Information theory — the discipline that gave us digital communication and data compression — also put cryptography on a secure mathematical foundation. Unfortunately, as a group of researchers at MIT and the National University of Ireland (NUI) at Maynooth, demonstrated in a paper presented at the recent International Symposium on Information Theory, that assumption is false.
“We thought we’d establish that the basic premise that everyone was using was fair and reasonable,” says Ken Duffy, one of the researchers at NUI. “And it turns out that it’s not.” On both papers, Duffy is joined by his student Mark Christiansen; Muriel Médard, a professor of electrical engineering at MIT; and her student Flávio du Pin Calmon.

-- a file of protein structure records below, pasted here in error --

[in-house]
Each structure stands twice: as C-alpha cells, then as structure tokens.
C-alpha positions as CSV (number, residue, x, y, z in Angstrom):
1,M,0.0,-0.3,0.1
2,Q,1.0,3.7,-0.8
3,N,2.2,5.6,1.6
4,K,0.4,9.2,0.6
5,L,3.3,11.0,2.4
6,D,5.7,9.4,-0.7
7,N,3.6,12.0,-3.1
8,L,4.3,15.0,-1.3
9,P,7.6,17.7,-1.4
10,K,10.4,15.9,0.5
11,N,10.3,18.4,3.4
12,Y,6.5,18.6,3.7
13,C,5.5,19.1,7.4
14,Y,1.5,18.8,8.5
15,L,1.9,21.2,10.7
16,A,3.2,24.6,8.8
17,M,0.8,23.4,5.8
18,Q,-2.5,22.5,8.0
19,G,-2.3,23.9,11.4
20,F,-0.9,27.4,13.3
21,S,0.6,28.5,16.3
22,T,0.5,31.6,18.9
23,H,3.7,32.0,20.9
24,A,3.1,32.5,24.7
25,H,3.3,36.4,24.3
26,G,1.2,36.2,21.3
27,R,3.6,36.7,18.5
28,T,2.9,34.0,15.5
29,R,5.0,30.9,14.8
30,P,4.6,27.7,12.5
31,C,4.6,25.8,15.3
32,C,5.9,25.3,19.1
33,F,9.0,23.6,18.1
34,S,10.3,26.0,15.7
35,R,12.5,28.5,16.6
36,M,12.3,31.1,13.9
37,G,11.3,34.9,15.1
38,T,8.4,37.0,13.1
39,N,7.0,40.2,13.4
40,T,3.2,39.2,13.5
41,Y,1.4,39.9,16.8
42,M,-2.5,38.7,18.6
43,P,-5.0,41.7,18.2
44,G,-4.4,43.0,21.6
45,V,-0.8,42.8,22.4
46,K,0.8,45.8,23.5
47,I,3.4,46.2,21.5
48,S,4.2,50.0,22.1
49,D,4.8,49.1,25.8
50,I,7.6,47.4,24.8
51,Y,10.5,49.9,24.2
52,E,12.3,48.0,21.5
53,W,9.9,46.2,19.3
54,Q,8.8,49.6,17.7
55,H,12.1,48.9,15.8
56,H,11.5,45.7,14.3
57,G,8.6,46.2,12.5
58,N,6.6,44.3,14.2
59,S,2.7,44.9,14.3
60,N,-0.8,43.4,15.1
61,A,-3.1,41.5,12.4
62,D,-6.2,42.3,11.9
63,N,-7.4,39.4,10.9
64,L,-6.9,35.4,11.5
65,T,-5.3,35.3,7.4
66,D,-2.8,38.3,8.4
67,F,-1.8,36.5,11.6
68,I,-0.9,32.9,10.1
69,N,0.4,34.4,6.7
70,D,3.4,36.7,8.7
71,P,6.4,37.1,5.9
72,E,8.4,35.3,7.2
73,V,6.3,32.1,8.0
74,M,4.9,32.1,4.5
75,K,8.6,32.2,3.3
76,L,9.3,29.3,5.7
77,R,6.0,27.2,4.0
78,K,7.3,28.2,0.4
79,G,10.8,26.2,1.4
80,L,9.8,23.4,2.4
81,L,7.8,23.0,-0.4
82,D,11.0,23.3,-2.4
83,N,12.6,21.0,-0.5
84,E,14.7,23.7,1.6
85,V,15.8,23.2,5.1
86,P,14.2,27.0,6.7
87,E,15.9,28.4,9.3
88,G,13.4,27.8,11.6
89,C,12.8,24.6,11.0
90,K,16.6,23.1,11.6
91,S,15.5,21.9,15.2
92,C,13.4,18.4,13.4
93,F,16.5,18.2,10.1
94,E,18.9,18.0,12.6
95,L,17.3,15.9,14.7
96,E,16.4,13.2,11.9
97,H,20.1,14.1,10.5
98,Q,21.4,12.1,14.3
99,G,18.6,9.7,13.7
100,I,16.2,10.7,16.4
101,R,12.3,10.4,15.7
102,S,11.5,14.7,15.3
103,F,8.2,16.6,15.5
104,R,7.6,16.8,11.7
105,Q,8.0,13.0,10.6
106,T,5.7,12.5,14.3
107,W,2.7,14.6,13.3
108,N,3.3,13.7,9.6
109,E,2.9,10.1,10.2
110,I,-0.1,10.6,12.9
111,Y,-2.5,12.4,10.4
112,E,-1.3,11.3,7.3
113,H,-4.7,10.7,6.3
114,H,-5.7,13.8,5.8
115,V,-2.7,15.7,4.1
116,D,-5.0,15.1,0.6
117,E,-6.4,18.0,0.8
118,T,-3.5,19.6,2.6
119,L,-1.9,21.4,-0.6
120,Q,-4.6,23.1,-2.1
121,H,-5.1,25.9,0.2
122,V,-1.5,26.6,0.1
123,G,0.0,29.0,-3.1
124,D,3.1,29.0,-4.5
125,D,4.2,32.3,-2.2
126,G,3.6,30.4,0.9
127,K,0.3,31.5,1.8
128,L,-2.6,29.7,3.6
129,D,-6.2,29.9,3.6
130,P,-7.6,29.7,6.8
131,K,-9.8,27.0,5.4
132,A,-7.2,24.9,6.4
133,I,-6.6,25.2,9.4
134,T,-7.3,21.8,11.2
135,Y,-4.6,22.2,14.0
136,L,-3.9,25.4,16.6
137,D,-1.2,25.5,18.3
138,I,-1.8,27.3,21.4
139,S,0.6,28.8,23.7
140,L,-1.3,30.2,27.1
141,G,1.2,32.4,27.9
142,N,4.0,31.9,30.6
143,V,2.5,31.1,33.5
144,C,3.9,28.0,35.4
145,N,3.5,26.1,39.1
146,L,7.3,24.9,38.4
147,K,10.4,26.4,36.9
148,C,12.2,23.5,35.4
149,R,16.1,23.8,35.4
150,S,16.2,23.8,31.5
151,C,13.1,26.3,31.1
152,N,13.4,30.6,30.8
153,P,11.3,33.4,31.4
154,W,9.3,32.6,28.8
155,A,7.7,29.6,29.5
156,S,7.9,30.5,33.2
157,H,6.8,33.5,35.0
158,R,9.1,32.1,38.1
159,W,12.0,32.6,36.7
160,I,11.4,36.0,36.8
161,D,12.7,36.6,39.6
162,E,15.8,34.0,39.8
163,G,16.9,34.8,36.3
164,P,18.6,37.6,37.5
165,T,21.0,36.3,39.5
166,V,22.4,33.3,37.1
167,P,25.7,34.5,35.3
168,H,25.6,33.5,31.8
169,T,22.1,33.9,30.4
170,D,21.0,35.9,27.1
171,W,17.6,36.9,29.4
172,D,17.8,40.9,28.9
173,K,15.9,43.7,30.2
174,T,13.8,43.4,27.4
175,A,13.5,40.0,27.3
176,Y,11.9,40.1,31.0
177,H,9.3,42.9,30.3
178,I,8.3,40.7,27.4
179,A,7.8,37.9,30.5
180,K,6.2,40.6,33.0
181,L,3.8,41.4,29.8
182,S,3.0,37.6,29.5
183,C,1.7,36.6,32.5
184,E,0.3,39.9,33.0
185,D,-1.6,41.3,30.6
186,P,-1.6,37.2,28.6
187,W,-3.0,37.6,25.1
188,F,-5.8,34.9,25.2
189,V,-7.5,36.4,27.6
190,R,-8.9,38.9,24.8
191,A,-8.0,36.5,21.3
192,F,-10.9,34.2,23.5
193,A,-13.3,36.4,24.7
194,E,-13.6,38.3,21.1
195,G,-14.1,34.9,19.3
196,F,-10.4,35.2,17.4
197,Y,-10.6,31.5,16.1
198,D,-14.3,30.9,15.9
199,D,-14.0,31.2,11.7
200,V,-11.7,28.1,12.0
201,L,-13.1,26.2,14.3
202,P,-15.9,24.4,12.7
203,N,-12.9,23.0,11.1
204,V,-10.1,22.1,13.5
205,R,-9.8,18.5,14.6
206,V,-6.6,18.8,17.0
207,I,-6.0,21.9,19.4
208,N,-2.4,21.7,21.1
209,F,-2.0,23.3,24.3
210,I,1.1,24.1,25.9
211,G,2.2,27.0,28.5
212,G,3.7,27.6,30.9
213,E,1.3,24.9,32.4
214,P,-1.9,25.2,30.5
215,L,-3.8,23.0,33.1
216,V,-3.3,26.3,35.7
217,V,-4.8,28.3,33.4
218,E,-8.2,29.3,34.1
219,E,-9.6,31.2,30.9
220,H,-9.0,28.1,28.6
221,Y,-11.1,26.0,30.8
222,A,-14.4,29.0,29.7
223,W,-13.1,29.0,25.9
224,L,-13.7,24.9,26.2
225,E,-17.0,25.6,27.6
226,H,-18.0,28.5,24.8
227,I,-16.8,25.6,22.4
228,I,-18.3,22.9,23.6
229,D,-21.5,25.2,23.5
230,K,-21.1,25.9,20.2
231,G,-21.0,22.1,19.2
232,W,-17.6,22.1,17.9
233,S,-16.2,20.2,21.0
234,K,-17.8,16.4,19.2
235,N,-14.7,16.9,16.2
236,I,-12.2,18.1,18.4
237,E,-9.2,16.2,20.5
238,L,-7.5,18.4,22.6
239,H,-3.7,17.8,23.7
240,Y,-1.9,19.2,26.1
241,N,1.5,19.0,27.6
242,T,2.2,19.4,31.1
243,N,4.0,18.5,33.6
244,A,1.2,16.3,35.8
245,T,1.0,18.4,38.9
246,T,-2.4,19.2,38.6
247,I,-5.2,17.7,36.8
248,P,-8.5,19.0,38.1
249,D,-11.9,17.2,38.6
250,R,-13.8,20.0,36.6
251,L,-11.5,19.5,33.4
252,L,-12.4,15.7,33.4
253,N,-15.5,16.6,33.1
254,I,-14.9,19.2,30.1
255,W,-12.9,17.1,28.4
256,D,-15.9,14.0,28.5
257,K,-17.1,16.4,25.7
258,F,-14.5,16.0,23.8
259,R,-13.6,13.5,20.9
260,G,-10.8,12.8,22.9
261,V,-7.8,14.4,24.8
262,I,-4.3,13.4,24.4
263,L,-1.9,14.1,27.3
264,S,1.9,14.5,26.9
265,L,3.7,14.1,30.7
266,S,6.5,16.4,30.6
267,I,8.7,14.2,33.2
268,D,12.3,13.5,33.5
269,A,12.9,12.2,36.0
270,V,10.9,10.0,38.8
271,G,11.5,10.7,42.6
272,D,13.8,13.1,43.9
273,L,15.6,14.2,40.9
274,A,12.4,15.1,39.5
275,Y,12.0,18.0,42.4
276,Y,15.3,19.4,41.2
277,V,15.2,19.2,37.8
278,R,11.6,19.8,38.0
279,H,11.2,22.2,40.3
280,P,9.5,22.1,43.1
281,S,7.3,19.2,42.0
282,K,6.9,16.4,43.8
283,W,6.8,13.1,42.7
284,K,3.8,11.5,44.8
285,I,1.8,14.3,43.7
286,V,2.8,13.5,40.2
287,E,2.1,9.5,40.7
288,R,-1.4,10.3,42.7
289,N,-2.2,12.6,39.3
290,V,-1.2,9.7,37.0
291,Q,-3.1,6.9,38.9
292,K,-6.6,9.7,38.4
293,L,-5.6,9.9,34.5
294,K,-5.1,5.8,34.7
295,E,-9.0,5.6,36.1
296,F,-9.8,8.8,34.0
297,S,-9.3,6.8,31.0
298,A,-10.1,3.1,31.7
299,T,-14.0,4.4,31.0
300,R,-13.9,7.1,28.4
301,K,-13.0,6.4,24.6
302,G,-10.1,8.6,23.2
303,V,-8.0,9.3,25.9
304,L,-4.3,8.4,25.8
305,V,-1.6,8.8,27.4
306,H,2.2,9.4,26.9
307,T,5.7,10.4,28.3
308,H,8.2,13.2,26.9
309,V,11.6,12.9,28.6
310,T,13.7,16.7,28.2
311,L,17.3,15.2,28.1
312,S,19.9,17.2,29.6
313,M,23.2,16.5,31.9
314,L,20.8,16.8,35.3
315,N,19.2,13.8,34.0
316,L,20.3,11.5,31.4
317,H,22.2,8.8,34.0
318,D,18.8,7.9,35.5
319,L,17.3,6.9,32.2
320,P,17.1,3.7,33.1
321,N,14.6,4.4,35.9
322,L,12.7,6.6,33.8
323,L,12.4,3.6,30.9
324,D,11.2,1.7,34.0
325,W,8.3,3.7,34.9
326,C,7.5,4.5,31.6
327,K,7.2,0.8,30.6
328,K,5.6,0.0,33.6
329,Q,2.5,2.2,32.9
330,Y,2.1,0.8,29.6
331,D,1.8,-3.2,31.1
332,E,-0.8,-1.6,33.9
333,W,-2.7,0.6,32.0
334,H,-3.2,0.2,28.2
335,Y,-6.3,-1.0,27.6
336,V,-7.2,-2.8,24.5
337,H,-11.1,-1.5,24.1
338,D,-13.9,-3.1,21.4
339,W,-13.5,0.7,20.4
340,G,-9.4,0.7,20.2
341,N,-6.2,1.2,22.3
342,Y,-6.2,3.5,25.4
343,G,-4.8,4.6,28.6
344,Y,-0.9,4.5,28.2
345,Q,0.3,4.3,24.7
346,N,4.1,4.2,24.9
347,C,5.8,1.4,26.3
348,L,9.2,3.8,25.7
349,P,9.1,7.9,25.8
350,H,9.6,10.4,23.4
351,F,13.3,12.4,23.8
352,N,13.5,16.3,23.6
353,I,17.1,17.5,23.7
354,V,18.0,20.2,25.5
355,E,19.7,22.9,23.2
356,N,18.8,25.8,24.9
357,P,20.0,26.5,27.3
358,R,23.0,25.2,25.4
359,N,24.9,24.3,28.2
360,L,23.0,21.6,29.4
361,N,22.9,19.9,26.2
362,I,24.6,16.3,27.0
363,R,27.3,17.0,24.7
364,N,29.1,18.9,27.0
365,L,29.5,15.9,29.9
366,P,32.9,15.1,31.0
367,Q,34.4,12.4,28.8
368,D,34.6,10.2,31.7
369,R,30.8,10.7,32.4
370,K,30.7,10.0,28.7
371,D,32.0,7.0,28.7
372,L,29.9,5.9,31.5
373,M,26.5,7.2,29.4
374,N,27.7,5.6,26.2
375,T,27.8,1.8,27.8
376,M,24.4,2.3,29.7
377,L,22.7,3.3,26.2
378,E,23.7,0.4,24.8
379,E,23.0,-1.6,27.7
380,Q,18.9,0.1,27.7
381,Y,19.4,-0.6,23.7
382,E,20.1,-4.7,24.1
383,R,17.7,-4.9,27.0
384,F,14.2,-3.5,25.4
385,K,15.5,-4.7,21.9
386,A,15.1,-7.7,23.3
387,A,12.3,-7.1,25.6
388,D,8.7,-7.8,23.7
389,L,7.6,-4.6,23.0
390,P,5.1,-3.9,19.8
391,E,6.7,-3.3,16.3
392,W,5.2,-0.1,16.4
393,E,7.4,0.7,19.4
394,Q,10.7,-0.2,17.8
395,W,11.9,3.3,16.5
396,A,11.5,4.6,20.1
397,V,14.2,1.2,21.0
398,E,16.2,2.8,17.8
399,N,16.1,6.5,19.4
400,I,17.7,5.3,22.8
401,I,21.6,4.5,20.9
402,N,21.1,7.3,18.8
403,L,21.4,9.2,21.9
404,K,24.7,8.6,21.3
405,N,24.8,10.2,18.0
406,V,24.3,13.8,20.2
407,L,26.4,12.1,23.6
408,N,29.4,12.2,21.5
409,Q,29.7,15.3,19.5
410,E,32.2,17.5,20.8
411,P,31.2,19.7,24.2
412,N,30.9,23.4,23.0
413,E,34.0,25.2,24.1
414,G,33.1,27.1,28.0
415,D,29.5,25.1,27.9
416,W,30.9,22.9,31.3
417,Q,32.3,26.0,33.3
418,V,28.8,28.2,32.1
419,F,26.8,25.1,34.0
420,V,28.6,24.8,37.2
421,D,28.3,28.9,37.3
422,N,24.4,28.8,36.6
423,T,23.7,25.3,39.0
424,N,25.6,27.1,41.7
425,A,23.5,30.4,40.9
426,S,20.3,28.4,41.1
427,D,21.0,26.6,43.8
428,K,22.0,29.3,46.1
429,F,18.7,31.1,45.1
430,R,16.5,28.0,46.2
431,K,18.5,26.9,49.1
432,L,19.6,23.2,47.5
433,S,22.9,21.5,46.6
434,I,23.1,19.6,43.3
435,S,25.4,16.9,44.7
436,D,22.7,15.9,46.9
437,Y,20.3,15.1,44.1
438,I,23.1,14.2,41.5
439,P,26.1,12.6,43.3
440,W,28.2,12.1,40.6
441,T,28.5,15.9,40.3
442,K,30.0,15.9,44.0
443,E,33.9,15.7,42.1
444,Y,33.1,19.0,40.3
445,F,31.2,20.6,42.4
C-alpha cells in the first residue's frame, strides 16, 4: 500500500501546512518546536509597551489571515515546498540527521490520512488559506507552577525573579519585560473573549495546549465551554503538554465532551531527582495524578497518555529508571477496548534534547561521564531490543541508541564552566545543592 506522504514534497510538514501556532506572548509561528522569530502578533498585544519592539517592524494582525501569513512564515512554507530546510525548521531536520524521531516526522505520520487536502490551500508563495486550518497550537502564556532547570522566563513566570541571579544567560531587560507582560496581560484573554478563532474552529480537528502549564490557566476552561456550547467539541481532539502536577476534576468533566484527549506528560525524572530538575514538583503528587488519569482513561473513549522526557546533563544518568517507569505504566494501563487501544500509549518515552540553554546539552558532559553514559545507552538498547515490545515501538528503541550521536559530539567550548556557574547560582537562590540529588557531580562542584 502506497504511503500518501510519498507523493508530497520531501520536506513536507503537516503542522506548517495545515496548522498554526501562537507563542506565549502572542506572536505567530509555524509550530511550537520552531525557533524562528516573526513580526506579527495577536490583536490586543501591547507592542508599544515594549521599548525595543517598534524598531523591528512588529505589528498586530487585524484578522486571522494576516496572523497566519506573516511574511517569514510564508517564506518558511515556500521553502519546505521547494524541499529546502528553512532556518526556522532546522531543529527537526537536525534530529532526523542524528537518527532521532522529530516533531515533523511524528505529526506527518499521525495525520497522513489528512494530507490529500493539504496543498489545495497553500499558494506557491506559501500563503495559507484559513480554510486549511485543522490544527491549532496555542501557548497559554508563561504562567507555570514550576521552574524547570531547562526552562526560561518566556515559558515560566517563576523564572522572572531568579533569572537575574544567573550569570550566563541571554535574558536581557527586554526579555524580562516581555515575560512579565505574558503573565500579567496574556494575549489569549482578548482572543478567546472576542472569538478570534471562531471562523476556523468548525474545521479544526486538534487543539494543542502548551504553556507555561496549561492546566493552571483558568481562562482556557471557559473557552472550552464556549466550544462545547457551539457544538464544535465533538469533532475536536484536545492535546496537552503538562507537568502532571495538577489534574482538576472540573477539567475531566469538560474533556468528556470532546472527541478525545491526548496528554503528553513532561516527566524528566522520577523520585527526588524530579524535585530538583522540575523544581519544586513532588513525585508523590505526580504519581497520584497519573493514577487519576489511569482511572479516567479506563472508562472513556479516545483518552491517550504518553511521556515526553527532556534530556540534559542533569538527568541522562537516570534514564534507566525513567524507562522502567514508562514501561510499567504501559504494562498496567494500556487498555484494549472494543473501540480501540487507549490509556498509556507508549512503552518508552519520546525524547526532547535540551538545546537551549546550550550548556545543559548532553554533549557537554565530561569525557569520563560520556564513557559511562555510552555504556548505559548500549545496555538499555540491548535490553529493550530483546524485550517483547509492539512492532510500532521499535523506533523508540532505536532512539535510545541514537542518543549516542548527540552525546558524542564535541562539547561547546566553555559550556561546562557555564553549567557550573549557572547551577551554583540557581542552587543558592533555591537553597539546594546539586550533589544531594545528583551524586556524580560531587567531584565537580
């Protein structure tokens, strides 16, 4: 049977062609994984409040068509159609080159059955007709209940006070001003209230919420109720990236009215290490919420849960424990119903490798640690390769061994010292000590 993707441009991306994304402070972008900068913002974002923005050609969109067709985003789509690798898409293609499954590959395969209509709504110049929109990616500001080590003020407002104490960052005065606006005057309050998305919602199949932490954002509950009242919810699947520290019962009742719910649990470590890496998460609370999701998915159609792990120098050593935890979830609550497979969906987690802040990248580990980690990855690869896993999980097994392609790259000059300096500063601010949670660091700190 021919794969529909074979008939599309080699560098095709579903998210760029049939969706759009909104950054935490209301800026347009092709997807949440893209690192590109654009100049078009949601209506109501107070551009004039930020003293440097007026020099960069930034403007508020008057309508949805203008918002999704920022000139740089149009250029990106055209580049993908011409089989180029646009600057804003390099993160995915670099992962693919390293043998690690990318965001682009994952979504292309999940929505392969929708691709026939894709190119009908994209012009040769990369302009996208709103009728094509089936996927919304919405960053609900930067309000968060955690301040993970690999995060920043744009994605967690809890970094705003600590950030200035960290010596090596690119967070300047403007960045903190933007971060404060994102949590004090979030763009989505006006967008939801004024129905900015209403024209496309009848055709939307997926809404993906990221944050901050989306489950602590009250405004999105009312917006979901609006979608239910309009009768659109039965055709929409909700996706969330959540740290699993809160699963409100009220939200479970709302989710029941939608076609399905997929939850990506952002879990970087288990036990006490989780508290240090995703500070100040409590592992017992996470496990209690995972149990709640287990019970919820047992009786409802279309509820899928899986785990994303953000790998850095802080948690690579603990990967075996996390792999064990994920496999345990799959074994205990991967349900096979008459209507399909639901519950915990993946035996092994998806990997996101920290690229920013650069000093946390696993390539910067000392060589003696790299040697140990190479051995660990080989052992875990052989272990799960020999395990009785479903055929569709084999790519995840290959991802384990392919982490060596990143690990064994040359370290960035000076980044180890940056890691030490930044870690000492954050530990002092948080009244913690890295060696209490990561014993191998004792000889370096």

The problem, Médard explains, is that information-theoretic analyses of secure systems have generally used the wrong notion of entropy. But in cryptography, the real concern isn’t with the average case but with the worst case. A codebreaker needs only one reliable correlation between the encrypted and unencrypted versions of a file in order to begin to deduce further correlations. In the years since Shannon’s paper, information theorists have developed other notions of entropy, some of which give greater weight to improbable outcomes. Those, it turns out, offer a more accurate picture of the problem of codebreaking.
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